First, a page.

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A Bead and a Prayer
A Beginner's Guide to Protestant Prayer Beads
By Kristen E. Vincent
One obvious question about prayer beads is Why? Why prayer beads? Why in the world do we need something to help us pray? Prayer is such a simple thing. Whether we kneel or sit or stand or dance; whether we pray silently or
out loud. Whether we read scripture, say prayers written by someone else, or offer our own words, we should not need something to aid our time with God. Right? If only it were that easy. Clearly, it is not; otherwise everyone would "pray without ceasing."
A lot of people struggle with prayer. As I mentioned earlier, I never knew what to say to God. If I heard of someone's illness, grief, or job loss, I would pray, "Lord, please help (fill in the blank)." Otherwise, I felt unsure
about what God wanted to hear. I did not want to fill up the space with empty words, but I also did not want to spend too much time talking about myself. Were my words worthy of God's time and attention? In the end, I
just skipped praying altogether.
I know I am not alone in my struggle with prayer. I know it because I go to church. That is where you will find a lot of people who do not know how to pray. Sure, we can recite the Lord's Prayer and the prayers in the hymnal with ease. We can handle communal prayers, particularly those that are familiar or written down forus. But call on one of us to pray out loud, individually, and—heaven forbid—extemporaneously, and you will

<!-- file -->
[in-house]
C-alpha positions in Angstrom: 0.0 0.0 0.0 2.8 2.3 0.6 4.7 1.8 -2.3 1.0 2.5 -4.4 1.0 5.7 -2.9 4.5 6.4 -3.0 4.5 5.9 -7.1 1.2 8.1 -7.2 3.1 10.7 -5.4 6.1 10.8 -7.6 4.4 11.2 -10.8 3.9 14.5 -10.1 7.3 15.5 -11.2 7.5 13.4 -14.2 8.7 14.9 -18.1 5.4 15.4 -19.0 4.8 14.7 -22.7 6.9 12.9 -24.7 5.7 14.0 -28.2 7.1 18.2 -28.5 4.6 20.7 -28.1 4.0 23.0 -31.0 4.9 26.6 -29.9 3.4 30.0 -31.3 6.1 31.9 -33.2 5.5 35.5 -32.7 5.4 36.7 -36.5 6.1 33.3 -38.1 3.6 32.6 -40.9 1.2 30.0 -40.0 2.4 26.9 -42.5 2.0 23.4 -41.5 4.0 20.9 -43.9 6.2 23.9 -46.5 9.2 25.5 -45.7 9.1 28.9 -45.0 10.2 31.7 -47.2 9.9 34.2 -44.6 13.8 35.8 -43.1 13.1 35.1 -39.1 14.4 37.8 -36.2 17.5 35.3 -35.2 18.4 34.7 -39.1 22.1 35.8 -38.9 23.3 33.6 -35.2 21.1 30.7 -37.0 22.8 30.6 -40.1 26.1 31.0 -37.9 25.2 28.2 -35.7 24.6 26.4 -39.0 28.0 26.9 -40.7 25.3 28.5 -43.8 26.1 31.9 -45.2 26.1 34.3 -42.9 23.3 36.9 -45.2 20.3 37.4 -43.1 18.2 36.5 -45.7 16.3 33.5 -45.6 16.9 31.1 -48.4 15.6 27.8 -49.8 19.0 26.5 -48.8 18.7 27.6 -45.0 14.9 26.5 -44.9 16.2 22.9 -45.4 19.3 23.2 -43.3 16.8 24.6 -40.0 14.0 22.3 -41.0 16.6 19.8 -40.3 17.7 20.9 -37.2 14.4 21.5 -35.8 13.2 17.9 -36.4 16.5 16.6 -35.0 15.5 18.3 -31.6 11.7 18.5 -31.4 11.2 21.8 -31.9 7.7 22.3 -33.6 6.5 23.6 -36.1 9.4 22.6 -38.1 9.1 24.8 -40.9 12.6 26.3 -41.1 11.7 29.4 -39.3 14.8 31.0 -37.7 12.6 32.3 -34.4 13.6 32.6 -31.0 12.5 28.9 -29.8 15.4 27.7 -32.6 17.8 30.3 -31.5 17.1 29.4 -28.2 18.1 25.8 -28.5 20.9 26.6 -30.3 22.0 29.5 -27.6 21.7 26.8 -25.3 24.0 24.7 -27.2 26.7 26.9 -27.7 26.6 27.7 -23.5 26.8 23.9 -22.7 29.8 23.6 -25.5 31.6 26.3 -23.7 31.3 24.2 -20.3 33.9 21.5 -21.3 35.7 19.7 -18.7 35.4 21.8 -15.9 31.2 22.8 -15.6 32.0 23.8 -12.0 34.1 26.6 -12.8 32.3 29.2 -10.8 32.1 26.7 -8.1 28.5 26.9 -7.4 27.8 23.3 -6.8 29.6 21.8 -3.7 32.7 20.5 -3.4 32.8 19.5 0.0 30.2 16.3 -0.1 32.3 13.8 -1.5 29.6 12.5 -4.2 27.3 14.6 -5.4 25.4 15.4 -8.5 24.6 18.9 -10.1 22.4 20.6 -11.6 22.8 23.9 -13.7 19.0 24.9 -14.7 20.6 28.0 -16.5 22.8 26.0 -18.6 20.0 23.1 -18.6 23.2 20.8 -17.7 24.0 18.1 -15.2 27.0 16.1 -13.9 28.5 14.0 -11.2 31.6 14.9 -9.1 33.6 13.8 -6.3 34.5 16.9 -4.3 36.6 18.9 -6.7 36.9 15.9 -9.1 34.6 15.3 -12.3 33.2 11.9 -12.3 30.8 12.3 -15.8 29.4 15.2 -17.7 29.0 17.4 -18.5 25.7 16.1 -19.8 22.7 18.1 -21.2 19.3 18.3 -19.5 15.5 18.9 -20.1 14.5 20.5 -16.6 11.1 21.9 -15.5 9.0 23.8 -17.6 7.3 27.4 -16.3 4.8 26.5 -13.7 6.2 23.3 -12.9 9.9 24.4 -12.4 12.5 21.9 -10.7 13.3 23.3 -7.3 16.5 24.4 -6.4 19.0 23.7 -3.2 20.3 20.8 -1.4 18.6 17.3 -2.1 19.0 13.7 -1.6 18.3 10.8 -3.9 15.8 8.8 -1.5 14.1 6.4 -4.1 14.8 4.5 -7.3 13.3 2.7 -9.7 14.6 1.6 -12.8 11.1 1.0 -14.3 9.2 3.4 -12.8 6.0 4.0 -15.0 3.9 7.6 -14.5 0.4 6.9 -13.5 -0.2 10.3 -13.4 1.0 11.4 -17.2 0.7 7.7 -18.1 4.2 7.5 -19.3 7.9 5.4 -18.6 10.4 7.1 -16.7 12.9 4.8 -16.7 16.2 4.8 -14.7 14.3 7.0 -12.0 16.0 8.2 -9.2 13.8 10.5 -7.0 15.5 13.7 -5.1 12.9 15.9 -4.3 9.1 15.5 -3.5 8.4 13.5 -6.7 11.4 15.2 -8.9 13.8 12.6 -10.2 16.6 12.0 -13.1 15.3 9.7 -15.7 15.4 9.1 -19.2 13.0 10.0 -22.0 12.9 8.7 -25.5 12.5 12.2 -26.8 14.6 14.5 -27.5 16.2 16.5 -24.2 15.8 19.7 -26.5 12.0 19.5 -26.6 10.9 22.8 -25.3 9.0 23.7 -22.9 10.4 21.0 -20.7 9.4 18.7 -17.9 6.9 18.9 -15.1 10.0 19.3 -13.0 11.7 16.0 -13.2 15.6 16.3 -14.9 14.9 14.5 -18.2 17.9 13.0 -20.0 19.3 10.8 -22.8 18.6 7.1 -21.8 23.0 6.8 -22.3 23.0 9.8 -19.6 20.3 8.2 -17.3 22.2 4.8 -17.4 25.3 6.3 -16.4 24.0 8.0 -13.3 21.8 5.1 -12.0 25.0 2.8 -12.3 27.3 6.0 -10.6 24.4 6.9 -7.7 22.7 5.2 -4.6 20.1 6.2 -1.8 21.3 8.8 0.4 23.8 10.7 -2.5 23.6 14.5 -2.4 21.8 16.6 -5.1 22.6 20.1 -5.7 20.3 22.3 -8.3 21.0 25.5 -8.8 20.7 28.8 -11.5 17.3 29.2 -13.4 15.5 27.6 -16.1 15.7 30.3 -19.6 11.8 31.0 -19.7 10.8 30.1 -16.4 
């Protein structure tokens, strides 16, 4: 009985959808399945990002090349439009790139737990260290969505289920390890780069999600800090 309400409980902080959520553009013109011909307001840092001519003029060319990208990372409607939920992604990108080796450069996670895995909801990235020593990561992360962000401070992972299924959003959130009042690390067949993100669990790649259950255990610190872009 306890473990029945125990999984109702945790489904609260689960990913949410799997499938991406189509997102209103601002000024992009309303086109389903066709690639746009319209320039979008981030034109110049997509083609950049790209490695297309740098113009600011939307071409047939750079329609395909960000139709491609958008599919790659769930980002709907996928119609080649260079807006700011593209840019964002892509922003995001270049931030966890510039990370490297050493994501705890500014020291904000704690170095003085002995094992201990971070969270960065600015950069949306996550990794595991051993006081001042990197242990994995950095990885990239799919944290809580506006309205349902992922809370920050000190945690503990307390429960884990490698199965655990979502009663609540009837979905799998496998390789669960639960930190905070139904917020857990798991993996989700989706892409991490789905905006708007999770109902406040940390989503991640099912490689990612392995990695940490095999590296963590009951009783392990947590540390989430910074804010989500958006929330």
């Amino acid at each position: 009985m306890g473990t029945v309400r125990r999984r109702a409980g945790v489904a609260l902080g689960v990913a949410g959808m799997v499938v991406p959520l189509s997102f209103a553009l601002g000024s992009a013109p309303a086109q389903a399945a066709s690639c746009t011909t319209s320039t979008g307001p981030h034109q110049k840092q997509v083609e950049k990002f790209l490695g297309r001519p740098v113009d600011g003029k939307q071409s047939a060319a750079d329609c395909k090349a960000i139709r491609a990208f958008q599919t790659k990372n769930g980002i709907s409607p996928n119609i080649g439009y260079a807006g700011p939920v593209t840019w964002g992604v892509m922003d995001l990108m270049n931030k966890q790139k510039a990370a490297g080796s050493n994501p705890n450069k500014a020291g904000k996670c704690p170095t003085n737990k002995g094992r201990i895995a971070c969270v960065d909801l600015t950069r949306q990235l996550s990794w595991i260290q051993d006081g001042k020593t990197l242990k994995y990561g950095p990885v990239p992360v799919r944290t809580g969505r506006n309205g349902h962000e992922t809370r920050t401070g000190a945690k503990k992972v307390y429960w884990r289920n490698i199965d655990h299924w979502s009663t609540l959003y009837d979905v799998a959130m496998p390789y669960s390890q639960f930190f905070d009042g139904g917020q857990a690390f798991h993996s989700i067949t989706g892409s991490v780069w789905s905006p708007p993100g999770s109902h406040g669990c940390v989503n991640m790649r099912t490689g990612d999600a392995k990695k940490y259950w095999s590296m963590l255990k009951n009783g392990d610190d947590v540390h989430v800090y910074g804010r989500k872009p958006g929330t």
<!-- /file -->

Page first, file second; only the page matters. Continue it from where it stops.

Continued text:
hear crickets. Or suggest to a friend who has just shared a specific prayer concern that the two of you pray together, and you may be left to wonder how your friend made such a hasty exit. We are uncomfortable with prayer.
Luckily for us, God knows our limitations. God calls us into relationship. God knows we accept the call in the midst of our insecurities, our frazzled lives, our egocentricities, and our sin. God knows we bring all that with us to the table. The Lord acknowledges our inability to focus and our inadequacies. So God provides tools to aid us in prayer. Look at what God does for the Israelites. Here the Israelites are really struggling. God has delivered them from slavery and led them out of Egypt, promising to bring them to the land of milk and honey. But the trip is taking too long. The Israelites have been in the desert for years and are beginning to lose hope. Will they ever see the Promised Land? Will they ever settle down and experience stability again? Will they ever have anything to eat besides manna? Their days have been filled with wandering. So much wandering. And hunger, death, and attempted invasions. A person—and a people—can only take so much. Recognizing this limitation, God commands Moses to "put [God's] name on" (Num. 6:27) the Israelites and share the following blessing:
The Lord bless you and keep you;
the Lord make his face to shine upon you,
and be gracious to you;
the Lord lift up his countenance upon you,
and give you peace" (Num. 6:24-26).
On this momentous occasion, God blesses the Israelites and places God's name on them, signifying divine care and provision for this journey to the Promised Land.
8/1/2014 4:00:00 AM